Bittersweet reminds me of my childhood. In the fall, my friends’ families harvested strands of the woody vine, which grew naturally in the woods around our hometown. Their moms snipped bits from the vines, which were covered in dazzling orange berries, and used them to create beautiful fall displays throughout their homes.
Now, I’m doing the same thing in my home. Nope, I’m not clambering through the woods, hunting for the elusive vines, risking a serious case of poison ivy. Instead, I just open a package of fabulous fakes. I found some amazing faux bittersweet at market this year — the best I’ve ever seen — and we have been going to town with it, using it as the base or accent in most of our fall creations.
I’ve approached fall decorating lots of different ways in my home, from creating grand, jaw-dropping displays all over my house, to adding just a tiny touch or two in key spots. This year, my homage to fall at my little lake cottage is more minimalist. Bittersweet is an important actor in the story, with little sprigs worked into my year-round displays, giving them a hint of fall. I love how wispy and airy it is, and how you can make strands of the vine peak out ahead of everything else.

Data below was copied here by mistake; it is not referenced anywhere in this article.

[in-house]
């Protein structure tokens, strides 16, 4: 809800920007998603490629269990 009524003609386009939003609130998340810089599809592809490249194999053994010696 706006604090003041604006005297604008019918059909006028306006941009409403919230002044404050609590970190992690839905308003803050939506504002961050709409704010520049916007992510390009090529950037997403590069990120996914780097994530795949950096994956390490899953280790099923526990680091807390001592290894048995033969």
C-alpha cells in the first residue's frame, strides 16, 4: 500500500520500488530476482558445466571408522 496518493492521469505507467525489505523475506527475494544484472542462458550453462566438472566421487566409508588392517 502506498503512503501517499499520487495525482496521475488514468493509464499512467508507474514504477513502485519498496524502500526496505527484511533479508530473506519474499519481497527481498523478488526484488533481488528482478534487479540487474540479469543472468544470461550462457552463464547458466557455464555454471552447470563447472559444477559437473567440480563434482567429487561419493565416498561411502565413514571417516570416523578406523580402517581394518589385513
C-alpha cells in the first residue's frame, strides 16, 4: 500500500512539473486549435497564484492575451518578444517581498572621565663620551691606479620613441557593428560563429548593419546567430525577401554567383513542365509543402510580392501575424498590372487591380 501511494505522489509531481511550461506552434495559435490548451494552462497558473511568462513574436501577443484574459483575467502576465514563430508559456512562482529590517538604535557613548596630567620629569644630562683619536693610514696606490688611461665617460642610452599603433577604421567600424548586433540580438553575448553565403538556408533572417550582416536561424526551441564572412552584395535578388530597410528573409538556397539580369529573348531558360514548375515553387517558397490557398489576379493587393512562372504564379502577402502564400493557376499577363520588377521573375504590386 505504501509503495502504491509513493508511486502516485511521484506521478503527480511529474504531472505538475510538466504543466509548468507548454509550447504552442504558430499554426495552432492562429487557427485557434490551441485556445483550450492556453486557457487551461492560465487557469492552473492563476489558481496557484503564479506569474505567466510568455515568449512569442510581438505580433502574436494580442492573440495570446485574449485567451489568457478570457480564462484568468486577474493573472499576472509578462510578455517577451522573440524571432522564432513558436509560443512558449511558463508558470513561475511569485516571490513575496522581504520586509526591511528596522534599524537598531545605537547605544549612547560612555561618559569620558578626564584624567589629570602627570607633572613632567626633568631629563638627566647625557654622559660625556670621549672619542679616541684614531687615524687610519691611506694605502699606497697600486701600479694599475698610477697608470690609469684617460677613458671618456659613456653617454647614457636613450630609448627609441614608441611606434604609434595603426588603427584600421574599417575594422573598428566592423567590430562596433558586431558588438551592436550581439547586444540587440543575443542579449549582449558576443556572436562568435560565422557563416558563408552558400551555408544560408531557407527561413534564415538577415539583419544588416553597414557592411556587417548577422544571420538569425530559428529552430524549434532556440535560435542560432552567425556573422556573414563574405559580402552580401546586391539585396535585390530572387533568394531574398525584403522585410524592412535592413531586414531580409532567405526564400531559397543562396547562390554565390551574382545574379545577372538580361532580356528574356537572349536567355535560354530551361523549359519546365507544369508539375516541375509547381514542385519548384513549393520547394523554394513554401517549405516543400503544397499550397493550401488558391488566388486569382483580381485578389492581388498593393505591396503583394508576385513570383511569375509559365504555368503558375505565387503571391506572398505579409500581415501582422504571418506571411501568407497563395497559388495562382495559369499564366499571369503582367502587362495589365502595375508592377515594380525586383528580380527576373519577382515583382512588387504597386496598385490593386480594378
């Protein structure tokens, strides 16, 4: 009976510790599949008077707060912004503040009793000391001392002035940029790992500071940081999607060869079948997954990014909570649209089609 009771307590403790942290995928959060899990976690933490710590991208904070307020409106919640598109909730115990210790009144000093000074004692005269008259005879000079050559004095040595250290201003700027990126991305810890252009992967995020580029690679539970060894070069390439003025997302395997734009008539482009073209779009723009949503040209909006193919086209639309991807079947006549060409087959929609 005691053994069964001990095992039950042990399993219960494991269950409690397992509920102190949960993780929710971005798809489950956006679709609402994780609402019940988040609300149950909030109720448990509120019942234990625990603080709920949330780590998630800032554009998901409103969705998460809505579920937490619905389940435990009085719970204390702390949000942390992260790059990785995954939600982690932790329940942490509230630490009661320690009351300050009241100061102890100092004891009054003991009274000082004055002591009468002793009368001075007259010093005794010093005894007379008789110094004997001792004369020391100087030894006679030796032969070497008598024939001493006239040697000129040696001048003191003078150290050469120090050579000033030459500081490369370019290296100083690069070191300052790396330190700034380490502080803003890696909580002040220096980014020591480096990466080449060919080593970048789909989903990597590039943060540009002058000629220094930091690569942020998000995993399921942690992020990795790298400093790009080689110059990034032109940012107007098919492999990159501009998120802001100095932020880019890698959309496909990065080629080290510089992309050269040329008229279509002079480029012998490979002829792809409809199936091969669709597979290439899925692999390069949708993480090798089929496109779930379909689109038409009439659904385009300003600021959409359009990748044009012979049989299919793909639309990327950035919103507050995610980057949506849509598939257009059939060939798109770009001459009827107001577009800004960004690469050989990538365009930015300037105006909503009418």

In nature, bittersweet grows vertically, up trees or telephone posts, or it sprawls out horizontally, covering bushes or fences. One of the things I like best about the faux bittersweet is it’s very easy to twist and turn into a natural-looking position, so you will swear it’s real. But, in two to three years, it will still look amazing, not dry and brittle, like natural bittersweet will do over time.
You can cut small sections to put in arrangements. You can place small bittersweet wreaths under your place settings to give your fall table a spark. Or, use a large bittersweet wreath on your door to welcome guests, or insert sprays of bittersweet into floral arrangements.